Review: Lonely the Brave @ Club Academy, Manchester

It’s been a hell of an 18 months for Lonely the Brave.

The Cambridge five-piece have received near universal appraise for their debut album The Days War before sharing stages with the Maccabees and Jamie Lenman.

As well as appearing on the John Peel Stage at Glastonbury and the main stage of Reading and Leeds festival this year.

So the Club Academy, in the depths of The University of Manchester’s Student Union, is the most intimate venue it will be possible to see them for a little while.

As off the back of this performance and with a second album looming for the new year, they’re about to explode.

The crowds were told they were ‘guinea pigs’ for the night, and the set list reflected this.

With a few new songs being pepper alongside crowd favorites River, River, Control and Deserter.

The new songs, however, went down well, with the band opening with one of them before moving onto Trick of The Light.

Indeed, the reaction of the crowd prompted guitarist Mark Trotter to say, “two songs in, and you’re the best crowd of the tour already.”

What is interesting with the band who, as mentioned, have played some of the biggest stages in the World, is that their lead singer, David Jakes, is subdued in his movement and speech.

It’s refreshing and there’s a real honest feel about the music, with a singer who often seems as immersed in the music as the crowd are.

The guitars and drums contribute just as much to their songs as their lead singers Bruce Springsteen-esque voice.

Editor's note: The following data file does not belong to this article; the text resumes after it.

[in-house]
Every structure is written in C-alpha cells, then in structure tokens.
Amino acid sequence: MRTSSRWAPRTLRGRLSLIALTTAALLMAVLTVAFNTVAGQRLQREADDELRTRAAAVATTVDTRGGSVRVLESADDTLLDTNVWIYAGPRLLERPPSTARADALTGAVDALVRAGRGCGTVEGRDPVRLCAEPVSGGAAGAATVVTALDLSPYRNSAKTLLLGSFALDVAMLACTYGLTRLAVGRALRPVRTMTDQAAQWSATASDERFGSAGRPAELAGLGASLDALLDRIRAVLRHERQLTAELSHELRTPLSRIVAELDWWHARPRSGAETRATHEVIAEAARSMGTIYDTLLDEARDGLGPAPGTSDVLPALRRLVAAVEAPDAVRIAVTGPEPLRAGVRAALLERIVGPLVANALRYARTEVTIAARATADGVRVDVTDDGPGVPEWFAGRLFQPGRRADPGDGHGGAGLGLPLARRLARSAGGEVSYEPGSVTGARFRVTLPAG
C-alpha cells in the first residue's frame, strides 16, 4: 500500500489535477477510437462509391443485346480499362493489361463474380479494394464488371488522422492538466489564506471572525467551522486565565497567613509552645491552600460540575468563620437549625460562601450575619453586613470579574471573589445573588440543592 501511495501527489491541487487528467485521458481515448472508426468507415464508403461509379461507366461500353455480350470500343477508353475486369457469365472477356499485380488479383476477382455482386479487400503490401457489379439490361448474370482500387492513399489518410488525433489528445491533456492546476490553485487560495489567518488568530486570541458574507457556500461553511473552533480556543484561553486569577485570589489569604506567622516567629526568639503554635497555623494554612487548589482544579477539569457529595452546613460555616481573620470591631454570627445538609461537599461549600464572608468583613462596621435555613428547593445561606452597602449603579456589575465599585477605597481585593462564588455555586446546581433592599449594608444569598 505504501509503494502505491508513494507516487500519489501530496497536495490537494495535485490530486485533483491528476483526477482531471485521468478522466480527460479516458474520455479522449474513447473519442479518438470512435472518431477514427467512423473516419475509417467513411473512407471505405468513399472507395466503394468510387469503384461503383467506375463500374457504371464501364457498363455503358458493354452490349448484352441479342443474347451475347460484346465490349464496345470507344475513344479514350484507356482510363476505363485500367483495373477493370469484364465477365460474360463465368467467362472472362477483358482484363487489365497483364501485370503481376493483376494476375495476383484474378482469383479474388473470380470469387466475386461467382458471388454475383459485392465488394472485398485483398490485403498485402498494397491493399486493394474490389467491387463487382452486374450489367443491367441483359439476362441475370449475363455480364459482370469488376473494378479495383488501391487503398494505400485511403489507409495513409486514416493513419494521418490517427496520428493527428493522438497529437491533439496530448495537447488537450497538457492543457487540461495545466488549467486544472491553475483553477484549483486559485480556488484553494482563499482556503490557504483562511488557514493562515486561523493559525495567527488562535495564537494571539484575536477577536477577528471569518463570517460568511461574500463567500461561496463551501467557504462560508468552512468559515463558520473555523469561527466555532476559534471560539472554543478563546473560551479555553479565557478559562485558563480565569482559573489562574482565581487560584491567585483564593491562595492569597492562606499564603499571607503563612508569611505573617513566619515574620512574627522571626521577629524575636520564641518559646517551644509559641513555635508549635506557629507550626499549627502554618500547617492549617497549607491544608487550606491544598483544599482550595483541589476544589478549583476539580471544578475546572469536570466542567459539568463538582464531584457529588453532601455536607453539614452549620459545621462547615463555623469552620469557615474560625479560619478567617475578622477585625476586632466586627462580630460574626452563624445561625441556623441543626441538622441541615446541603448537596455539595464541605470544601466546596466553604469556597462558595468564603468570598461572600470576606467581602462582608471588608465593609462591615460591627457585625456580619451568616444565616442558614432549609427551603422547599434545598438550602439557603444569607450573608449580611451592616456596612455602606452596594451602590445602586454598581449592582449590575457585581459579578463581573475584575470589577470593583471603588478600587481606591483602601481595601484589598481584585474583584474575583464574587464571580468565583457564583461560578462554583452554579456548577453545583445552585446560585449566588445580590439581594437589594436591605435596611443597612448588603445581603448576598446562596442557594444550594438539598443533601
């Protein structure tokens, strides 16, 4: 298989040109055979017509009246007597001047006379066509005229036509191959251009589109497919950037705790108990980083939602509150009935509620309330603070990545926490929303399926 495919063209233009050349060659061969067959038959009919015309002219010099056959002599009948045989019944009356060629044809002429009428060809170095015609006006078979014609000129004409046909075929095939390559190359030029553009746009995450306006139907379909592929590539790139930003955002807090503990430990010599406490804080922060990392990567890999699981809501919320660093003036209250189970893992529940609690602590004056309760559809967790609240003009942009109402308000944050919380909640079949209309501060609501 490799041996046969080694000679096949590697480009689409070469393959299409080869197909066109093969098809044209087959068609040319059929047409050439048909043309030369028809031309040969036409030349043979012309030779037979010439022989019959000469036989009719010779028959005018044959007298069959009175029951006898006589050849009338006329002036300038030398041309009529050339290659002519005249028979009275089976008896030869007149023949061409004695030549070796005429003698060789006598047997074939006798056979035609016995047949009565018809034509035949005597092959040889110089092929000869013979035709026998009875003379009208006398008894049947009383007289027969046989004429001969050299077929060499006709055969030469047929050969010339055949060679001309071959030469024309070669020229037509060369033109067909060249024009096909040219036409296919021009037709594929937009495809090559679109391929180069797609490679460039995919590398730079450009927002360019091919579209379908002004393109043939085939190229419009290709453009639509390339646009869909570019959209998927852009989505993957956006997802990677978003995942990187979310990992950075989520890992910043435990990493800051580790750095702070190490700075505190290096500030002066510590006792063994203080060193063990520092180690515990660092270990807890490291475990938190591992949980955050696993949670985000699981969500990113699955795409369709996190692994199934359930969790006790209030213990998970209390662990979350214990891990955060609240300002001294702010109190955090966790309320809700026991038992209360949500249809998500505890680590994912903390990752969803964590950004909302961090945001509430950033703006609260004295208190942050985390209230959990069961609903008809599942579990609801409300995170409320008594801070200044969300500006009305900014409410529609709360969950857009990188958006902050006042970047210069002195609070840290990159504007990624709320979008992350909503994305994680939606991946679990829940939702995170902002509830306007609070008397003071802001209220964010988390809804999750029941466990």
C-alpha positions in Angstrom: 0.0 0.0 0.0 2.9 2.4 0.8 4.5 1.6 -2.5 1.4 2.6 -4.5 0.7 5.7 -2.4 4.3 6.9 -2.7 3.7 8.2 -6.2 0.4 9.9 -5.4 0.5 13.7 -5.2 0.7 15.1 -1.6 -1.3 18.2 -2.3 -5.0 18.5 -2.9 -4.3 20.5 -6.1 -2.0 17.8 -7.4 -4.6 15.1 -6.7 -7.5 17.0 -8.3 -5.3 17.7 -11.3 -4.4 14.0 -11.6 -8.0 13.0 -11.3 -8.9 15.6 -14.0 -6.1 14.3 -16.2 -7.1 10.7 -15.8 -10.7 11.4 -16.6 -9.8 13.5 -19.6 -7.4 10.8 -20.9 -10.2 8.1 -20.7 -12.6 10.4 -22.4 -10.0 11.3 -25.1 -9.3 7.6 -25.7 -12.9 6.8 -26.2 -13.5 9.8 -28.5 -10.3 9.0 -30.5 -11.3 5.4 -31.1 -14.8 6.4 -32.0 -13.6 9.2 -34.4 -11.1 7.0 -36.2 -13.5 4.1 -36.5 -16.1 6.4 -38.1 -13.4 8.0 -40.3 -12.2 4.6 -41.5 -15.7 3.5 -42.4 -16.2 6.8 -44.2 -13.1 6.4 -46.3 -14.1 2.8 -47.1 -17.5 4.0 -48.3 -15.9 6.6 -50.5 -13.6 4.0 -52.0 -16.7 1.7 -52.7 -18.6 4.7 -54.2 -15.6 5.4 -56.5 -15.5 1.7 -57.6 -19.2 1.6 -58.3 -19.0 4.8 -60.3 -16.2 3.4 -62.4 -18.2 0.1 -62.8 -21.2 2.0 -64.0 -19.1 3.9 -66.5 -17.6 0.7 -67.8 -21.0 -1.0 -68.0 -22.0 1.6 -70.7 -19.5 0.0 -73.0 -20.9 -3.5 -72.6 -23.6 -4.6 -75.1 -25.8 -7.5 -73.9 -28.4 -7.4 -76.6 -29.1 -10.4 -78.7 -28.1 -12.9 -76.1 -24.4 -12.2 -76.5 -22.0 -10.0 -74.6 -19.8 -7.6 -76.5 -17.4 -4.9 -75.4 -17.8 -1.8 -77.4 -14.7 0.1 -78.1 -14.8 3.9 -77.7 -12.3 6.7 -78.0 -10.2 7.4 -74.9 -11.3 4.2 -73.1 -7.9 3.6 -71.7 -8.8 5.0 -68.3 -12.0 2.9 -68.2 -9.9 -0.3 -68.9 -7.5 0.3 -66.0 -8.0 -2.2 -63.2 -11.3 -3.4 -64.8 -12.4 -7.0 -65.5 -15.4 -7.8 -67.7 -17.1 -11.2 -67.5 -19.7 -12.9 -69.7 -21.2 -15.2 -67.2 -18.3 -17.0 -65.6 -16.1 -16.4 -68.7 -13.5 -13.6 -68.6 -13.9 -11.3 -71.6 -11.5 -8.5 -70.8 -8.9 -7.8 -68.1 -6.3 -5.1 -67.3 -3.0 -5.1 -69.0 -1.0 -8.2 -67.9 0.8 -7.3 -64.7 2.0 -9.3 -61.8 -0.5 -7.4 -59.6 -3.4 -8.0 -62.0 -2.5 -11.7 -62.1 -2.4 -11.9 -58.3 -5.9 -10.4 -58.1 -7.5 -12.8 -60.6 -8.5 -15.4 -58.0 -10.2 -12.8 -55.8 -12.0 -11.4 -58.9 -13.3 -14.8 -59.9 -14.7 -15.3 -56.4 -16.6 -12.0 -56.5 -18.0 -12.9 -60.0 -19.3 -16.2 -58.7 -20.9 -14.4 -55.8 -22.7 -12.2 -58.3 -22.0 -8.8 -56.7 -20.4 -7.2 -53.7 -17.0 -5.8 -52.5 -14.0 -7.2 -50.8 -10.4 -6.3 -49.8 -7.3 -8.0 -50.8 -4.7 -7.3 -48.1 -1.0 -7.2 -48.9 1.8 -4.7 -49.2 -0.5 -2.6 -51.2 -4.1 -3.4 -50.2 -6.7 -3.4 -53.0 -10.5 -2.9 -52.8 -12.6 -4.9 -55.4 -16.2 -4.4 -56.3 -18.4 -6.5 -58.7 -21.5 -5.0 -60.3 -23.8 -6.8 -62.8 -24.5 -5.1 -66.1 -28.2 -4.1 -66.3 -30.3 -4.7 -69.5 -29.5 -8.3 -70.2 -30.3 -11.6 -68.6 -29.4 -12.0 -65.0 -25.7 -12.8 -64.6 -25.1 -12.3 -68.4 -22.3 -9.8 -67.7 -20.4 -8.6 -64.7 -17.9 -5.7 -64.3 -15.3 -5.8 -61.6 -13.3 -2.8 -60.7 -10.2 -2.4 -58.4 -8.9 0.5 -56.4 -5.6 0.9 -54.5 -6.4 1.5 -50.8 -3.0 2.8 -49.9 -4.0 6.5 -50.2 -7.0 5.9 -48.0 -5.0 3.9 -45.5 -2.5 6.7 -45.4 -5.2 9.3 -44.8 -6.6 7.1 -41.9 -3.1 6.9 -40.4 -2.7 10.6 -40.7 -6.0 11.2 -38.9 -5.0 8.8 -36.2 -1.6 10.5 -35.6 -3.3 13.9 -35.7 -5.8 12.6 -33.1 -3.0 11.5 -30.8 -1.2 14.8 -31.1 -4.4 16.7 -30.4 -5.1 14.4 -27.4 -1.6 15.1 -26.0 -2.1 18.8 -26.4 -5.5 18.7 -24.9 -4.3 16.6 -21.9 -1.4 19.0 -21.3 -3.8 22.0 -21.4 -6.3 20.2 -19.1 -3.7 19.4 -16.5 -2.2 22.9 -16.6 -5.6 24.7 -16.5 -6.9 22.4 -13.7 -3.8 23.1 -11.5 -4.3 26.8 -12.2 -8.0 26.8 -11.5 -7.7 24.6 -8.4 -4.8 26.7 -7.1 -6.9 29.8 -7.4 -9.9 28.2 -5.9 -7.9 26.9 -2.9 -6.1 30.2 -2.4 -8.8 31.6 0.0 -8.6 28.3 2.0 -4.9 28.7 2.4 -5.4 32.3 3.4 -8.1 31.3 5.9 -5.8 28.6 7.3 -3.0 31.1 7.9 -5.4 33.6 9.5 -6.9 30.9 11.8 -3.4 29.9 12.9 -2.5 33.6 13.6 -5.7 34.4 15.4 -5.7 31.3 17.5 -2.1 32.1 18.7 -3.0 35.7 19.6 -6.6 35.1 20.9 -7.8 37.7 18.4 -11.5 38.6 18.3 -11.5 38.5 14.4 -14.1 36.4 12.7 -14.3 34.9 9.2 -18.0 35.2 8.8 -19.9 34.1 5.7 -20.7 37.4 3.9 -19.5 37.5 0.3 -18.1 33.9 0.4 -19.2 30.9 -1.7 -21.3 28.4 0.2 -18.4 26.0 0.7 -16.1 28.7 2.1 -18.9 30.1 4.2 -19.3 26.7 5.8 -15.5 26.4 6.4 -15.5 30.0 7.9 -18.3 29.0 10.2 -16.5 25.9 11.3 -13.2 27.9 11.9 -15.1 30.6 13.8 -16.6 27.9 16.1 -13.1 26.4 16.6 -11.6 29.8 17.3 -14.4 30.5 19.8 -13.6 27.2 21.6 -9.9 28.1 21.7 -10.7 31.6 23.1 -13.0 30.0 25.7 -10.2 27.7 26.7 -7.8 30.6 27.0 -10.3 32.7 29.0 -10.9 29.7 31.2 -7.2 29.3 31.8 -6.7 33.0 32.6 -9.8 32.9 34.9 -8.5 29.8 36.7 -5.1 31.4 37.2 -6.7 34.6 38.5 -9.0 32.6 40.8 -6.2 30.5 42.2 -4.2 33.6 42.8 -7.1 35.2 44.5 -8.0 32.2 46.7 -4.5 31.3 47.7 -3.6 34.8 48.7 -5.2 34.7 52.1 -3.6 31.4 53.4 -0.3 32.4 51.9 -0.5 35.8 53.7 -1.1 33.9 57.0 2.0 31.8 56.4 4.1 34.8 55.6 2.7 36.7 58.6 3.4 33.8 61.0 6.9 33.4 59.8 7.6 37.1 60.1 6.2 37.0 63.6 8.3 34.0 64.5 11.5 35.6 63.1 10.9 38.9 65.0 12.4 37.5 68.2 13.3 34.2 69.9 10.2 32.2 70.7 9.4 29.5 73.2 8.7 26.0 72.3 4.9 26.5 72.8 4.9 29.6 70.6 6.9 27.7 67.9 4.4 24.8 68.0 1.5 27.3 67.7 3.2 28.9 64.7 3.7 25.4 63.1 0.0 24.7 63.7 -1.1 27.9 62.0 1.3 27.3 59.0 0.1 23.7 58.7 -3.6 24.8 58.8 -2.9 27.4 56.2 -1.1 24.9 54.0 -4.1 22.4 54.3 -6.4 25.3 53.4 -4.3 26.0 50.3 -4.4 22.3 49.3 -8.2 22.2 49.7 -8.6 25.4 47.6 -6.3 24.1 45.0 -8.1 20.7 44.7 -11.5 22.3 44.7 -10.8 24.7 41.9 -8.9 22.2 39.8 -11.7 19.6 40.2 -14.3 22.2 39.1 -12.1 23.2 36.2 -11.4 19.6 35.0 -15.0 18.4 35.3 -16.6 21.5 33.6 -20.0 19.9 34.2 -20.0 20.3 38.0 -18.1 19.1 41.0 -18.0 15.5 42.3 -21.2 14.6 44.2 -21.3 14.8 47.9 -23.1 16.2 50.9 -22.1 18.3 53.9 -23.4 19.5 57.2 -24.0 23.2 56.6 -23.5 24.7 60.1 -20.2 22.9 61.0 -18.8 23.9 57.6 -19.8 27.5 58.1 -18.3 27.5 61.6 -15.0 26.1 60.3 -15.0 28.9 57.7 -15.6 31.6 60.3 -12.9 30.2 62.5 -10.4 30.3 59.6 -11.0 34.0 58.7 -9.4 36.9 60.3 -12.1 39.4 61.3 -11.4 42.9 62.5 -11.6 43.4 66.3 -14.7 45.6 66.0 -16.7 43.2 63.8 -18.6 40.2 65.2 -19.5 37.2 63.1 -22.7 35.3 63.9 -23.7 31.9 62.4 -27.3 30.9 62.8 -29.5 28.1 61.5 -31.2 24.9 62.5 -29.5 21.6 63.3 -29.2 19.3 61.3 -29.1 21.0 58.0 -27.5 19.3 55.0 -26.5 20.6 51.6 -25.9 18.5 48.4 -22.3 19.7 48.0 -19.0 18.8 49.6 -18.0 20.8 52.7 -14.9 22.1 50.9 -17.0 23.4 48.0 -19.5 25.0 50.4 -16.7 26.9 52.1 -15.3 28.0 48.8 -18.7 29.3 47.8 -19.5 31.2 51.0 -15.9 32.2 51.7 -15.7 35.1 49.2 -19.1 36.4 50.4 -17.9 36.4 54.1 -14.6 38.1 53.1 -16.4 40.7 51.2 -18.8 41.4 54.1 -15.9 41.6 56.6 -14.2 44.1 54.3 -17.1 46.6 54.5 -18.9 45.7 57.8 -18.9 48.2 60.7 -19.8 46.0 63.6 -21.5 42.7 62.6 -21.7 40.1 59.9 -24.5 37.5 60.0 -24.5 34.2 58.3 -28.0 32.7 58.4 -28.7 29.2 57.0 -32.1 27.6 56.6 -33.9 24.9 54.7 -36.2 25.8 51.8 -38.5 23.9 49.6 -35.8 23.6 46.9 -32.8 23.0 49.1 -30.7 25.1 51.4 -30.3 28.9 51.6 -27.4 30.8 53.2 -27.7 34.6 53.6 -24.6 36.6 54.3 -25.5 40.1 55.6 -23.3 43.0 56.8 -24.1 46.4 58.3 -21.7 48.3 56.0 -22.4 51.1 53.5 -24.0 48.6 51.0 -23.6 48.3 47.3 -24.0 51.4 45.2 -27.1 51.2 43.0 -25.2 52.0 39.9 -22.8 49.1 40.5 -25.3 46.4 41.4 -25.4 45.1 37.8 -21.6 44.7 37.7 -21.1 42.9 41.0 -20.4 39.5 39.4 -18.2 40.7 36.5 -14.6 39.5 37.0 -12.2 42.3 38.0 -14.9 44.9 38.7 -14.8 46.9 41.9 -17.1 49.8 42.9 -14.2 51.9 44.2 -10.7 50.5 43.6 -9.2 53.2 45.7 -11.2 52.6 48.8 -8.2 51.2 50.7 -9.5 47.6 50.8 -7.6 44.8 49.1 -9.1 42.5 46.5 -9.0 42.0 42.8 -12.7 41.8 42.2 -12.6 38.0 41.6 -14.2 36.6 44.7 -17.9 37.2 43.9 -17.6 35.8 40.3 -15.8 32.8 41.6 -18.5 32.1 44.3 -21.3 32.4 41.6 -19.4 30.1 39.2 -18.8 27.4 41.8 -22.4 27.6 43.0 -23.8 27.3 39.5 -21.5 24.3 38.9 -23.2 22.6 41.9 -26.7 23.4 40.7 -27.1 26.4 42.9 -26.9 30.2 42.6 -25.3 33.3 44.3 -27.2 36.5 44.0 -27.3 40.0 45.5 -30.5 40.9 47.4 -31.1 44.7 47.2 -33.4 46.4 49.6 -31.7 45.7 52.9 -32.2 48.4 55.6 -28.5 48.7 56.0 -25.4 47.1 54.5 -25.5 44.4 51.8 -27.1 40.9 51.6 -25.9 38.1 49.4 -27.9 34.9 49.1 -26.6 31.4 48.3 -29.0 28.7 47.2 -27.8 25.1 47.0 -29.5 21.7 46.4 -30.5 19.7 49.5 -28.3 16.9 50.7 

Lonely the Brave are a band who are accustomed to live performances and Backroads, the third song, is the perfect example of how their songs are crafted for these audiences.

The lyrics in many songs are simple, but effective; ‘but you be the sky, and I’ll be the bird’ rang around the dungeon academy.

The Blue, The Green was the last song of the set-proper and it really shows the band at their best. 

Real arena-filling hairs-on-the-back-of-your-neck stuff.

Towards the end of the song Jackes stopped singing, holding dropping his mic letting the crowd shout back, “I want to know what it’s like, so I can feel it inside.” 

The band, whether they know it or not, have created an anthem in the song.

They returned for a one song encore of Black Saucers, then as understated as they had been all night.

They left the stage to a rapturous applause of a crowd whose status had been upgraded to “one of the best crowds ever.”

Image courtesy of Rock Werchter, with thanks.

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